Debate over brainwashing as a legitimate social engineering phenomenon .

Best illustrated in Misunderstanding Cults edited by Benjamin Zablocki, Ph.D. (2001). For Zablocki's website go here . Read especially "brainwashing controversy" and  Methodological Fallacies in Anthony's Critique of Exit Cost Analysis re Dick Anthony, Ph.D. 

Religion and cult

Ah, here's the rub! Nowhere is cult more confused or stereotyped than when we associate it only with religious beliefs or mental health (see Psychiatry below). Consider the following five stereotypes: 1. A cult is anyone else's religion. 2. Anyone who believes differently than me is brainwashed. 3. Cult members practice witchcraft and Satanism, cast spells and work magic through demons. 4. Cult members must be crazy. 5. All religions are cults.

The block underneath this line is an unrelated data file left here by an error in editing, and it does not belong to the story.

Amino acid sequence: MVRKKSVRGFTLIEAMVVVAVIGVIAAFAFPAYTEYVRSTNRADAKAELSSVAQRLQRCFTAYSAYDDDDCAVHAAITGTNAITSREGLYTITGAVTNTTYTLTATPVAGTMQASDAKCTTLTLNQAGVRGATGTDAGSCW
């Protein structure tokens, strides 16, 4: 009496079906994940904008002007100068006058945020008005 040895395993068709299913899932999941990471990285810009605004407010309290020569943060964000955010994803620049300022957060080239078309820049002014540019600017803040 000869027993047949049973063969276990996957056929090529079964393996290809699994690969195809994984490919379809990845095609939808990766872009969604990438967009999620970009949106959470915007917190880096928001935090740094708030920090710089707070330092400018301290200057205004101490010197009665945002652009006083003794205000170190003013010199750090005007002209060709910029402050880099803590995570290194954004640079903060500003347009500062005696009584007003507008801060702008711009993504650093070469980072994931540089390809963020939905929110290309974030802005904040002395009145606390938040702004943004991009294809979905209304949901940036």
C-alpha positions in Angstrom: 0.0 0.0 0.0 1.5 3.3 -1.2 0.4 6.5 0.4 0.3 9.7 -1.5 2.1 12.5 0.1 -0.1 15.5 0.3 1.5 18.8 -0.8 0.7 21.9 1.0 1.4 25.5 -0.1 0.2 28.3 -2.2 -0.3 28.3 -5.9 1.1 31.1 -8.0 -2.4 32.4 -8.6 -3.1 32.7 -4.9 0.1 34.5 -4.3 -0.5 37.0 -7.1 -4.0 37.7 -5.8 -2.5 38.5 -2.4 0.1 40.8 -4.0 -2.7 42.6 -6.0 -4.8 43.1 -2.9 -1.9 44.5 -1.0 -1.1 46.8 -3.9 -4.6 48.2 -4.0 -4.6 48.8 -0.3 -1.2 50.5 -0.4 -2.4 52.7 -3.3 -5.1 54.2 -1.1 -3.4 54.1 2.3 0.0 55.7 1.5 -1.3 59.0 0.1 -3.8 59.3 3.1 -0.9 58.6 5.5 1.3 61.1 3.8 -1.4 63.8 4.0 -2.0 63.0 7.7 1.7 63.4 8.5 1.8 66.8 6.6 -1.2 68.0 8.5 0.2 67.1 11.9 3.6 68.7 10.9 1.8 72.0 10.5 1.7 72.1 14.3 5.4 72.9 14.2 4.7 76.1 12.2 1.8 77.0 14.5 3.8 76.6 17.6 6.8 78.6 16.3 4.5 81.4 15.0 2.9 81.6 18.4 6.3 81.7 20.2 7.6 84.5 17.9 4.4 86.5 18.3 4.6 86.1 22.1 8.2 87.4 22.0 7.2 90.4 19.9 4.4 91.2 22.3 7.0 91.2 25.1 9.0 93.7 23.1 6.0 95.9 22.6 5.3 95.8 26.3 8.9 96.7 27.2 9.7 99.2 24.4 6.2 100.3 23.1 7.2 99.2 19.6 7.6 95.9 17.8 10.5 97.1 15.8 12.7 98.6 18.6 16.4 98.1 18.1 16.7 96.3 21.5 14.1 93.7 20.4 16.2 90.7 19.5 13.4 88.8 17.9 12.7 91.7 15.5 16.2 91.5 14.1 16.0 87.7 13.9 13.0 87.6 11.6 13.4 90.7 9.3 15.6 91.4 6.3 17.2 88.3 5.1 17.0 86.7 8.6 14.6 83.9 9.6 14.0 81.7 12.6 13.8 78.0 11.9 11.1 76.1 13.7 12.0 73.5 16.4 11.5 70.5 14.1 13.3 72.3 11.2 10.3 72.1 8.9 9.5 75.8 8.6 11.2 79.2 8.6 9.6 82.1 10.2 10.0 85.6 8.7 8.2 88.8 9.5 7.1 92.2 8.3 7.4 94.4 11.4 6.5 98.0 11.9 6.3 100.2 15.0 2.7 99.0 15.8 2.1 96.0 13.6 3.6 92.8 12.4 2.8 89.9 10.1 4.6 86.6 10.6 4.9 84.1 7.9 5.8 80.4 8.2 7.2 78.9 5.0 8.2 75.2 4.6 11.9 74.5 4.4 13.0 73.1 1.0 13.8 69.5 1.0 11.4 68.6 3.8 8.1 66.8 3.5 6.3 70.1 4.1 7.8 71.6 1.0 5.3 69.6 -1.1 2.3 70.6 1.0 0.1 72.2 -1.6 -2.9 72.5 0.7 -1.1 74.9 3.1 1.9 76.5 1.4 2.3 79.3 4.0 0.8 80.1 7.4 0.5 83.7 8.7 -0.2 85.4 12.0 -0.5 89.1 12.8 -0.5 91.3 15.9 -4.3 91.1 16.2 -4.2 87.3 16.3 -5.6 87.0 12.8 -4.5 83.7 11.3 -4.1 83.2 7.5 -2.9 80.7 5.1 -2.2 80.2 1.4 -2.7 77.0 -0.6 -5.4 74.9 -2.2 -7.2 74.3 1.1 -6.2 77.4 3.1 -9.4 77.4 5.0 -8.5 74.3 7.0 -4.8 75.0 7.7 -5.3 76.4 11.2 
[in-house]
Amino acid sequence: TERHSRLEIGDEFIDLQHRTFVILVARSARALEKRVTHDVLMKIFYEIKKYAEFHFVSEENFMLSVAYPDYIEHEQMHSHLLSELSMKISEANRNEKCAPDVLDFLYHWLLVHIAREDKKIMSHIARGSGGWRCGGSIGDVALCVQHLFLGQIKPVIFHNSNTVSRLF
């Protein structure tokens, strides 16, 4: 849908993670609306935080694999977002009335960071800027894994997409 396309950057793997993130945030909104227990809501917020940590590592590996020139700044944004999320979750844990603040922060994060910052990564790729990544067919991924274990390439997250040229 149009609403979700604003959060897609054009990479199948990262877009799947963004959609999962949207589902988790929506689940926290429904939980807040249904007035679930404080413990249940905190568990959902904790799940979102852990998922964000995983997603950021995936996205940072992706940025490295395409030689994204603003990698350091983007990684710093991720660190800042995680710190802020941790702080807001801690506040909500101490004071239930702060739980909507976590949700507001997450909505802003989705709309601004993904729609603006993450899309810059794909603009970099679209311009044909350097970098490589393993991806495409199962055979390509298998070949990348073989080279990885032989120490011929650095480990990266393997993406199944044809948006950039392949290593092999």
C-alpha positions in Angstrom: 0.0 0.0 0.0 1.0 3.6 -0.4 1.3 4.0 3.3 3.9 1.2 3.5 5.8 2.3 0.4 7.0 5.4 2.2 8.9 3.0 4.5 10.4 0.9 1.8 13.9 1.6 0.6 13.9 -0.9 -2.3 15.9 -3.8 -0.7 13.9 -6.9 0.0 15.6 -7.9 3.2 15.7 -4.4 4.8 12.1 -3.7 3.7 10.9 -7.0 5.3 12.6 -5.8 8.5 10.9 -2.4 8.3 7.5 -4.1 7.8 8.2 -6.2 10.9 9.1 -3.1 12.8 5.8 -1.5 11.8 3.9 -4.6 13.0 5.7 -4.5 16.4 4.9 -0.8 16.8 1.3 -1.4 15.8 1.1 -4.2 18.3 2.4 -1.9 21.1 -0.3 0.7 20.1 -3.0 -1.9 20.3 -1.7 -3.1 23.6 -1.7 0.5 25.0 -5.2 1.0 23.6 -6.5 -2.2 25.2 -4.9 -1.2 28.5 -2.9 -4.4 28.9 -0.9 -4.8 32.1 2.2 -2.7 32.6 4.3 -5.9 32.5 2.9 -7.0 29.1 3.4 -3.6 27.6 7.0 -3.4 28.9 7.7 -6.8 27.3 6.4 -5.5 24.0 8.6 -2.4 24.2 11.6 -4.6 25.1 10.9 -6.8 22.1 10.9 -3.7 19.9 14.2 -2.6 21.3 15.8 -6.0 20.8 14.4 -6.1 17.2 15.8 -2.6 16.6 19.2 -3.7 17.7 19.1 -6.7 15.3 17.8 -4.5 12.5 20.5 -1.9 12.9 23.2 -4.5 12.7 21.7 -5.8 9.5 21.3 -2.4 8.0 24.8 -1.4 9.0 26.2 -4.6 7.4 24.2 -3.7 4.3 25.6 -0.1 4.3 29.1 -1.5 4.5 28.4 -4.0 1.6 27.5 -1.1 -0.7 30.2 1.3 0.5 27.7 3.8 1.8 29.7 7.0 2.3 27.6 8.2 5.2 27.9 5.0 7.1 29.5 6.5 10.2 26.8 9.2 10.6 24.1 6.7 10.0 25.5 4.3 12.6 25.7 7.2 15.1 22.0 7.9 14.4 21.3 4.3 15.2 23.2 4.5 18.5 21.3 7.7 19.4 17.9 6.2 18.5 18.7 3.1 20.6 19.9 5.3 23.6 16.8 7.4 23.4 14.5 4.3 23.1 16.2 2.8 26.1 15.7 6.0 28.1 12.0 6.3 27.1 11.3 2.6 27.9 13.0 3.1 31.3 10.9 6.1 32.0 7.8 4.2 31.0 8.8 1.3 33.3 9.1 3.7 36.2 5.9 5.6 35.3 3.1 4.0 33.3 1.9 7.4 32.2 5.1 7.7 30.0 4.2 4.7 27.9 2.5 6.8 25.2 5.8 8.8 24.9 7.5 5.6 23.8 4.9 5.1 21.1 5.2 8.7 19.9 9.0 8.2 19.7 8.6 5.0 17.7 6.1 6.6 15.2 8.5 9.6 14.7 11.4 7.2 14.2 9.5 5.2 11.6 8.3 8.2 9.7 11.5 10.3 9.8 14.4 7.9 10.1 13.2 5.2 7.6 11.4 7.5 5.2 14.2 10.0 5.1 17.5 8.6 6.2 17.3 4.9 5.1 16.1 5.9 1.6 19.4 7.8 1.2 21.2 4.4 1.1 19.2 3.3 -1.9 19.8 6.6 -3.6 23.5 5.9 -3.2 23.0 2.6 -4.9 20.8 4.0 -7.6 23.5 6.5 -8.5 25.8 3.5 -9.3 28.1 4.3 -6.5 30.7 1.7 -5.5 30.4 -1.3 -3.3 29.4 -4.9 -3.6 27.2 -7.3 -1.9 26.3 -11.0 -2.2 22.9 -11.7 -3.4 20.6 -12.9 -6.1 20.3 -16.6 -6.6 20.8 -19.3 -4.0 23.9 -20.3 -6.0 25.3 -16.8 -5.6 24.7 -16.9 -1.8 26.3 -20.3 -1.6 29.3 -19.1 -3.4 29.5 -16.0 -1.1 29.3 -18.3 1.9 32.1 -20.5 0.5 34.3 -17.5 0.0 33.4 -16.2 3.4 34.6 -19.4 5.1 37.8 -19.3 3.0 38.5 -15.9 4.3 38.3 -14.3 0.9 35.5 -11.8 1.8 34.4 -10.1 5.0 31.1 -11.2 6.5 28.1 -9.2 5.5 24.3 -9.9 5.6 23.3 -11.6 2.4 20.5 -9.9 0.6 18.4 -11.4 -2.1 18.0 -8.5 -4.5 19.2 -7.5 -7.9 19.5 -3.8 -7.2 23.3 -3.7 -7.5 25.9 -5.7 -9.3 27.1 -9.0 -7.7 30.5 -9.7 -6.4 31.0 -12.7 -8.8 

Here we will consider stereotype 1.A cult is anyone else's religion.

Stereotypes form when words or images convey simplistic conceptions or opinions. Words have a way of migrating into new meaning territory over time, from neutral and descriptive to pejorative and ugly, to parody or stereotype and to descriptive of something new or a neologism. Gay is an obvious example. Bad, cool, hip, the bomb, have all taken turns to mean appreciated, beautiful or I approve.

Symbols migrate in meaning also. What do you think when you see this?

For thousands of years in the Indian (Hindu) and Tibetan cultures it meant and still means good luck and prosperity . The symbol appears worldwide as decoration on ancient structures from Greece to China to Central America. It has many meanings, all positive and dynamic. Less than a century ago the Nazis appropriated it for its same dynamic attributes, but they also radicalized the swastika into an evil symbol in the eyes of the world, especially among Jews.